The Clinton campaign rebuffed the effort and told the union stay put. The volunteers needed to stay in Iowa in order to convince Donald Trump he needed to continue to make a push there despite internal polls on both sides that showed Clinton being trounced there.

In fact, Trump would go on to win Iowa, garnering 51.2% of the vote to Clinton’s 41.7%. Her performance in the state was the worst for a Democrat since 1980.

Which brings us back to Michigan.

The Clinton campaign didn’t completely ignore the state, but Trump finally seized on its failure to recognize what was happening on the ground. In the final few days of the campaign, he poured time and money into the state, deliberately courting the White, working-class voters who’d become disaffected with Clinton.

On election night, Trump won Michigan by a narrow margin of 0.23%, with 47.50% of the vote compared to Clinton’s 47.27%. 

It was the narrowest margin of any state in the 2016 election.

Making it all the more inexplicable, with the exception of two polls, in August and in September 2016, Clinton won every pre-election poll in the state by margins of between 4% and 12% until November 2016, when Trump won the very last poll conducted, 49% to 47%.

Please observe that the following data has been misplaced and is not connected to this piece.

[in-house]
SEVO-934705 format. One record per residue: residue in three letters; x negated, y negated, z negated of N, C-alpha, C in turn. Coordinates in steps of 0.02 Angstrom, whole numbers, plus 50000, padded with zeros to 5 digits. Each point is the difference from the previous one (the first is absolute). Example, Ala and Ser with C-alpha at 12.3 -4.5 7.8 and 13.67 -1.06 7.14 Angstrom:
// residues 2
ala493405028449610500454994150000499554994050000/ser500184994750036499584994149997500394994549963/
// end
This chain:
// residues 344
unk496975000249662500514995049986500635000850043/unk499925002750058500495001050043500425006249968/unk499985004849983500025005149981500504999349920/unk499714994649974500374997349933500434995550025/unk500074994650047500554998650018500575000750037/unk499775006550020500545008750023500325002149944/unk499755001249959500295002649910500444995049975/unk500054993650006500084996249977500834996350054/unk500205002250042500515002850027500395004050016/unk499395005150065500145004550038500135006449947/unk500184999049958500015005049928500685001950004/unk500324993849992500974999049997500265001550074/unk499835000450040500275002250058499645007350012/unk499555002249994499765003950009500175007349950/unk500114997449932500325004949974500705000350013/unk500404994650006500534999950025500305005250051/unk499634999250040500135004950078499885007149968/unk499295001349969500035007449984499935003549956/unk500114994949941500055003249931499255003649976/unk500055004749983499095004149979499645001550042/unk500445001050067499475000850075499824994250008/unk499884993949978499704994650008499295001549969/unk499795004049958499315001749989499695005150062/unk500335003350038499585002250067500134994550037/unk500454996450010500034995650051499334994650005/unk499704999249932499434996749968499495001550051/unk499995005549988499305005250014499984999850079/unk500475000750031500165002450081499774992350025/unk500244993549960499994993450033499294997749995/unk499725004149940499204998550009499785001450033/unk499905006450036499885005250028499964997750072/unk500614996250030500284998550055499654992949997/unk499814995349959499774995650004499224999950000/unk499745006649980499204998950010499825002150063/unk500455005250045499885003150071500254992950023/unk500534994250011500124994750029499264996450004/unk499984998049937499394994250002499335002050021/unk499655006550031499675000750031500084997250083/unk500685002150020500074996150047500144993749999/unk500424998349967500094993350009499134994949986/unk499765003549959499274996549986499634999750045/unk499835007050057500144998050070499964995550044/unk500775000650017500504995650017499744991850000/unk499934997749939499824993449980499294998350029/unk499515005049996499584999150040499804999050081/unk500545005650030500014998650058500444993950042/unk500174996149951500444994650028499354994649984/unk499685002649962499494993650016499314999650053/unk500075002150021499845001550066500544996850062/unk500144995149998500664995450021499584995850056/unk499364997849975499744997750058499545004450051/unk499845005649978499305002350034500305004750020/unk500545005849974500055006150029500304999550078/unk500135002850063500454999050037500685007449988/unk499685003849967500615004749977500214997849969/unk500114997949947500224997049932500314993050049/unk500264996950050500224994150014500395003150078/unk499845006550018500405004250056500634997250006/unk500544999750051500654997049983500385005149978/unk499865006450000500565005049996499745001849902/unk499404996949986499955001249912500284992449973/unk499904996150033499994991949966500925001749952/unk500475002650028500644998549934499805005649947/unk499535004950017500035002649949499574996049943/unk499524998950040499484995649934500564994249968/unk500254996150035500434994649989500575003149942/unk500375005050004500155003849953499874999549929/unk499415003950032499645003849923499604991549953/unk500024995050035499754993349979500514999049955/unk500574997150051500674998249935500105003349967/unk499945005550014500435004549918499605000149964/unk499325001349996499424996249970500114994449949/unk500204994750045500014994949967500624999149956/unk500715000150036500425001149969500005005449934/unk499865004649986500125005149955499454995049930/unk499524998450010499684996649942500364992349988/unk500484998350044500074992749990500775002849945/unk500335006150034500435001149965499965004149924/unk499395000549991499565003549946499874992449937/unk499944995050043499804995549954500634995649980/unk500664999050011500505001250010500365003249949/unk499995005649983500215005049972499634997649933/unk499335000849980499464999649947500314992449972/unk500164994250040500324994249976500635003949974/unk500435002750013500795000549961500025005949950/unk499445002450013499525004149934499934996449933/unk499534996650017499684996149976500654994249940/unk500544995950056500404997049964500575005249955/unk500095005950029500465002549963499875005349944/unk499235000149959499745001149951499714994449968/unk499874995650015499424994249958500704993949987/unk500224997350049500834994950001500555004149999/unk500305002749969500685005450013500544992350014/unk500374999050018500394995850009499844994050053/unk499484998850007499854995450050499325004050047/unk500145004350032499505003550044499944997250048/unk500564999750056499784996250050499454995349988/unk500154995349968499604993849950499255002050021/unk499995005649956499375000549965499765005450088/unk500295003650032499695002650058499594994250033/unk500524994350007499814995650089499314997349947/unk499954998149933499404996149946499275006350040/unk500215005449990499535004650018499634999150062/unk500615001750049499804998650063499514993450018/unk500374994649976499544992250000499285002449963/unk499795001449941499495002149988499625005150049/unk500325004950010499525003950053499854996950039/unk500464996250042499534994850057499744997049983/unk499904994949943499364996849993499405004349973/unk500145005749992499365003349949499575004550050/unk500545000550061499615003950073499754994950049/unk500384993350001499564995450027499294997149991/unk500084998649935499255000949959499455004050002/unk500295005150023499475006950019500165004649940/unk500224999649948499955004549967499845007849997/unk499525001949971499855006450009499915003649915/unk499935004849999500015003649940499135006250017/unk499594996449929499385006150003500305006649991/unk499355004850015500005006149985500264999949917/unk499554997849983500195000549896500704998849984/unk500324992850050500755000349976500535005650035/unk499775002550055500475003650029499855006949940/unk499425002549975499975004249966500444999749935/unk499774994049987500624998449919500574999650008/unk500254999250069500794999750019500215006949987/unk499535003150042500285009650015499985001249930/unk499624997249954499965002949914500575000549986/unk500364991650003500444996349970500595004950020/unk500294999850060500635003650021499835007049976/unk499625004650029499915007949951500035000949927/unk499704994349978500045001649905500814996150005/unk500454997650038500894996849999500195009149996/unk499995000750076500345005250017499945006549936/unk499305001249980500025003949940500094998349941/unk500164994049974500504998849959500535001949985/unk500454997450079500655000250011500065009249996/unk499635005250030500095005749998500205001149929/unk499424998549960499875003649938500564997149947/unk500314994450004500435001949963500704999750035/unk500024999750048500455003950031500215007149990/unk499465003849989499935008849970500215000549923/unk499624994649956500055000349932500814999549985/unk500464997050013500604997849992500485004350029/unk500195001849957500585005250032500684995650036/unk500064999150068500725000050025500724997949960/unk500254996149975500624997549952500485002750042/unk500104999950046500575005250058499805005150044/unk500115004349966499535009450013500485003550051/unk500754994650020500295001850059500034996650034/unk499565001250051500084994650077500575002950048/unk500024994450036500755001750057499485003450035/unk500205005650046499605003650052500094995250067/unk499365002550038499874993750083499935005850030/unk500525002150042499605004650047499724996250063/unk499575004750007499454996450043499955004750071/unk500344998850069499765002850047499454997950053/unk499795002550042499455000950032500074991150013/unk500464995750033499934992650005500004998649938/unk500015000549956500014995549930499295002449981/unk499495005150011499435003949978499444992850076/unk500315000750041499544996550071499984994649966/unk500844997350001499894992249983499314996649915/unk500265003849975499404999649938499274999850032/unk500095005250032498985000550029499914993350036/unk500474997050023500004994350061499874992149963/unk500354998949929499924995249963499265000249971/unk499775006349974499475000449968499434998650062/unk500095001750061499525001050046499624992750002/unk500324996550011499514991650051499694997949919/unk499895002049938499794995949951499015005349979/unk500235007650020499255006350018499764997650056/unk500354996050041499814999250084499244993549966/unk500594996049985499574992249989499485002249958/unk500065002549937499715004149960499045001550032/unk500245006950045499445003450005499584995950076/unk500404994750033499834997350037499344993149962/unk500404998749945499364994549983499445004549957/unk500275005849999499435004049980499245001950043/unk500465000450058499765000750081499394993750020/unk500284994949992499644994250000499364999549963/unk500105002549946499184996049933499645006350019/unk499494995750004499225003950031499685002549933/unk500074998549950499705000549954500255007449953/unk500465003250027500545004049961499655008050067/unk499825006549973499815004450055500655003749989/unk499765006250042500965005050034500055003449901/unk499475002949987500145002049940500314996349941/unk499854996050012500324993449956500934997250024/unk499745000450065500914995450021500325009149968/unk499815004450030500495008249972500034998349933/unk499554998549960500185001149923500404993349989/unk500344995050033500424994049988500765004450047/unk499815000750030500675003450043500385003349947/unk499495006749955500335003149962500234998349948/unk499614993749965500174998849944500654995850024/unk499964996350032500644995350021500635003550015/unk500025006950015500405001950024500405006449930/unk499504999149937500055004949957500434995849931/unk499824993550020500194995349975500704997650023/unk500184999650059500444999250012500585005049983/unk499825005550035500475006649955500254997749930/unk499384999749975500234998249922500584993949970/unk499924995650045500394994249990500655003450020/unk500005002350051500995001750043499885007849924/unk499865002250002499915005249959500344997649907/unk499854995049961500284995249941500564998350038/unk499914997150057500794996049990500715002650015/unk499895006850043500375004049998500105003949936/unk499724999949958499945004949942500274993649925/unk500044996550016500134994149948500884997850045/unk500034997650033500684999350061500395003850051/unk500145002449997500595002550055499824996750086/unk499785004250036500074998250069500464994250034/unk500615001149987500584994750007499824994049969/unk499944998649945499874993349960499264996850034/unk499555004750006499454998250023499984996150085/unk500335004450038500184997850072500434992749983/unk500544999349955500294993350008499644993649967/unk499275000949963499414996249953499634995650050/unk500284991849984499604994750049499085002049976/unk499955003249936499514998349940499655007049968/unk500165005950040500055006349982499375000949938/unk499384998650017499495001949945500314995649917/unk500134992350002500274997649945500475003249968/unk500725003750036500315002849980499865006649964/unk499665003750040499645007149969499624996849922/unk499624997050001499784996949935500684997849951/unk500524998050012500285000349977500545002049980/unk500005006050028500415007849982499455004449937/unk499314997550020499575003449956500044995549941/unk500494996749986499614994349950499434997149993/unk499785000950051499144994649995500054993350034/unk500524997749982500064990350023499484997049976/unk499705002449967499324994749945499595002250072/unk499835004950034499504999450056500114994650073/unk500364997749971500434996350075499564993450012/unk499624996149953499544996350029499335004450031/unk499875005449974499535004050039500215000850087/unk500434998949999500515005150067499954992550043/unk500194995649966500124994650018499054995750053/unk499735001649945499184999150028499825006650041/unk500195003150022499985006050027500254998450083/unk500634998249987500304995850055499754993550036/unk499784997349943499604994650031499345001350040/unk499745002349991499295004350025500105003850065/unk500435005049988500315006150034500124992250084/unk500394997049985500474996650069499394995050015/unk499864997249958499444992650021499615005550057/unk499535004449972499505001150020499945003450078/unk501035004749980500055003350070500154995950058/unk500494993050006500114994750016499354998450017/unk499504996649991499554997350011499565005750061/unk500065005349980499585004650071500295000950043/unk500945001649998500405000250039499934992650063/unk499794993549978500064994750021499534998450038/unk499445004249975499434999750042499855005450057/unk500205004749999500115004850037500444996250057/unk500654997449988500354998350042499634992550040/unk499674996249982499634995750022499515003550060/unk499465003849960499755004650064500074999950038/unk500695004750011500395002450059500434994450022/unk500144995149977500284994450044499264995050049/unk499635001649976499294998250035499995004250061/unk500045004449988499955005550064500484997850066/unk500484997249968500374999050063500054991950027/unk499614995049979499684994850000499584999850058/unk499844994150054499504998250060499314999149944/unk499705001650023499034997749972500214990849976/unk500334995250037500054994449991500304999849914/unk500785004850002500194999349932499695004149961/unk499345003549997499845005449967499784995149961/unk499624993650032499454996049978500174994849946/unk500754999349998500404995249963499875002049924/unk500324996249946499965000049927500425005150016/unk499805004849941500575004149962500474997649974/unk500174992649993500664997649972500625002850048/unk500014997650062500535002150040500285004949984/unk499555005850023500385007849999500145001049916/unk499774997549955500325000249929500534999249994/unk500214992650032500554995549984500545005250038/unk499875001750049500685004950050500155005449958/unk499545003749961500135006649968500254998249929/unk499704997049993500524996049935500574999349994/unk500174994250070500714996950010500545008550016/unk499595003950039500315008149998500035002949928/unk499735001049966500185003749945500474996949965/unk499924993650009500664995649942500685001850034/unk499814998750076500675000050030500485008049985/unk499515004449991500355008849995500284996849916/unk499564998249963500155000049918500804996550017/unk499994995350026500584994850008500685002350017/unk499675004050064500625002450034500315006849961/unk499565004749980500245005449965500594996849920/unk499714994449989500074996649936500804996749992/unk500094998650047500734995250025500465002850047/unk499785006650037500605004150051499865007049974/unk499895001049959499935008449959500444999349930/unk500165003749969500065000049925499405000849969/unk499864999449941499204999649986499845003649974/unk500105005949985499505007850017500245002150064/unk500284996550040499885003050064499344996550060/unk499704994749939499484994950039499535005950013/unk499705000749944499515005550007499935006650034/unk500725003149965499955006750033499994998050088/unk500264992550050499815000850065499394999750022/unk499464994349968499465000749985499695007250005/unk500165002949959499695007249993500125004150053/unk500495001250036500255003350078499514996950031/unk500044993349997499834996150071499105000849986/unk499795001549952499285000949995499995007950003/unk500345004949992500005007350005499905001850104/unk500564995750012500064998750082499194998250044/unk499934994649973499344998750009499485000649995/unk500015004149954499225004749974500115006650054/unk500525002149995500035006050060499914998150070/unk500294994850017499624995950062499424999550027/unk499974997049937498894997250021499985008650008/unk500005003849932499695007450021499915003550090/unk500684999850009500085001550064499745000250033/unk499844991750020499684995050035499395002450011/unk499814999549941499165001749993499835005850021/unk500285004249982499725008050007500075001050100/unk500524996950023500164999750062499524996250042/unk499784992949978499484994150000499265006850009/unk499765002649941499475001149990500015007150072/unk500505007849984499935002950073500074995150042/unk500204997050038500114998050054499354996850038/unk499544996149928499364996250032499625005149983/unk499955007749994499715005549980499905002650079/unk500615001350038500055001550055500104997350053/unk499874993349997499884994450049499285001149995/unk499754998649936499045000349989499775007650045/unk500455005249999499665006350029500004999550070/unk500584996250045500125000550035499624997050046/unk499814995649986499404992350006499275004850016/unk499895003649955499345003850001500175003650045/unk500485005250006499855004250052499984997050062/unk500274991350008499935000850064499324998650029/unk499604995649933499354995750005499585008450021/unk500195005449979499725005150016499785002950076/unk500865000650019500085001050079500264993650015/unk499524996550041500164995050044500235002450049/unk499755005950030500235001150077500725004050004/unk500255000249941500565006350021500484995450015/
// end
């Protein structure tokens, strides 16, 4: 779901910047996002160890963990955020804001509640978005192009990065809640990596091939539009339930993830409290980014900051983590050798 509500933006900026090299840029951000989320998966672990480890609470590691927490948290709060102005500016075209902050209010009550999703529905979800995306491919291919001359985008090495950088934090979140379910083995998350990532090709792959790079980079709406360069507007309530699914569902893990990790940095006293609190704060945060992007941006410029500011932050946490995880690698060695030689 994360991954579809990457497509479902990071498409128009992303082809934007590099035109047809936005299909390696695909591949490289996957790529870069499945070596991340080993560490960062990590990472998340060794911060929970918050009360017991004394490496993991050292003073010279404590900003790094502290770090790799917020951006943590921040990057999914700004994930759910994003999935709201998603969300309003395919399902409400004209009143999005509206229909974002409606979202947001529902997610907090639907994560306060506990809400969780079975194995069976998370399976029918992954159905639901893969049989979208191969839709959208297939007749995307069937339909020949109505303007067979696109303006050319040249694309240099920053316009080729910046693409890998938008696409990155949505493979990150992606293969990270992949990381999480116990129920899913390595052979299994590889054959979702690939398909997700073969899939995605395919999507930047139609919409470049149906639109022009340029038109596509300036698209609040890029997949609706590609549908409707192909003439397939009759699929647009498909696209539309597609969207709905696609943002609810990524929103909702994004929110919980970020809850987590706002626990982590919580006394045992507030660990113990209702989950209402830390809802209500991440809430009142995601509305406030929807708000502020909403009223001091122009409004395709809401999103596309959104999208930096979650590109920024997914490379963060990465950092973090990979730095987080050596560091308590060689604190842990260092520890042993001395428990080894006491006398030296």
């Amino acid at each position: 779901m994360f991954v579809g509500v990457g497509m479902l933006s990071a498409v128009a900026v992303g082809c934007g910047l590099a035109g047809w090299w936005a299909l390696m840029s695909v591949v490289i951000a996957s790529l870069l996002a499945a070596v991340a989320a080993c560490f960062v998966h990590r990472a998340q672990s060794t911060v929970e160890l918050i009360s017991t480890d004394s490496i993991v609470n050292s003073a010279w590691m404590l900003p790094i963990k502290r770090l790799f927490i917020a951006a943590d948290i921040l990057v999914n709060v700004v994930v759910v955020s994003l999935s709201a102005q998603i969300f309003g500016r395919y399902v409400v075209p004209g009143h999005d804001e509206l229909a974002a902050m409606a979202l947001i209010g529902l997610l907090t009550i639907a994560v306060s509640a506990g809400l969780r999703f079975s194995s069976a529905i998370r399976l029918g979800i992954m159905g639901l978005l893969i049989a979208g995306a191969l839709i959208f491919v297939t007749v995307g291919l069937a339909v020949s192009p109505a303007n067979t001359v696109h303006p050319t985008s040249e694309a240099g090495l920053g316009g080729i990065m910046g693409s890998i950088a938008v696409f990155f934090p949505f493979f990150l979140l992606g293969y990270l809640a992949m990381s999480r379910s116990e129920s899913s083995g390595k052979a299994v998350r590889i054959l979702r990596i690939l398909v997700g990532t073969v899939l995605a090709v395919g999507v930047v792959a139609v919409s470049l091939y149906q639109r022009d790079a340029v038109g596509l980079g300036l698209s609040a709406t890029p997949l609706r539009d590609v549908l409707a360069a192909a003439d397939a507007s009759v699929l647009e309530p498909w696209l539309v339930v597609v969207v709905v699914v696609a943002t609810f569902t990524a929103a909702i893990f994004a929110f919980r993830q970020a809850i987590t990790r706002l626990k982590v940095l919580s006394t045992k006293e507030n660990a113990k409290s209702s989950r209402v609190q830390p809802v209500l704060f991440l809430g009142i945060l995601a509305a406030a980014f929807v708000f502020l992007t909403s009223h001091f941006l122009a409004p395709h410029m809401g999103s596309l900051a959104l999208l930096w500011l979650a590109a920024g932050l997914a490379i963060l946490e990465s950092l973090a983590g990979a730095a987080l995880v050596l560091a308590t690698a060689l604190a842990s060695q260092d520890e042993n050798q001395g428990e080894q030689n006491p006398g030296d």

Pandemic Colors Everything

This year, of course, the presidential contest is overshadowed by the coronavirus pandemic, which upended the Democratic primaries, and has shaped the campaigns of candidates in both parties up and down the ticket.

“COVID-19, of course, is the unavoidable factor in this election, but there are a couple of other important differences,” said David Dulio, director of the Center for Civic Engagement and a political science professor at Oakland University in Rochester, Mich.

“One thing is the nature of the Senate and House races this year, and beyond that, there are actually some closely watched county executive races this year that could bring additional voters to the polls,” he said.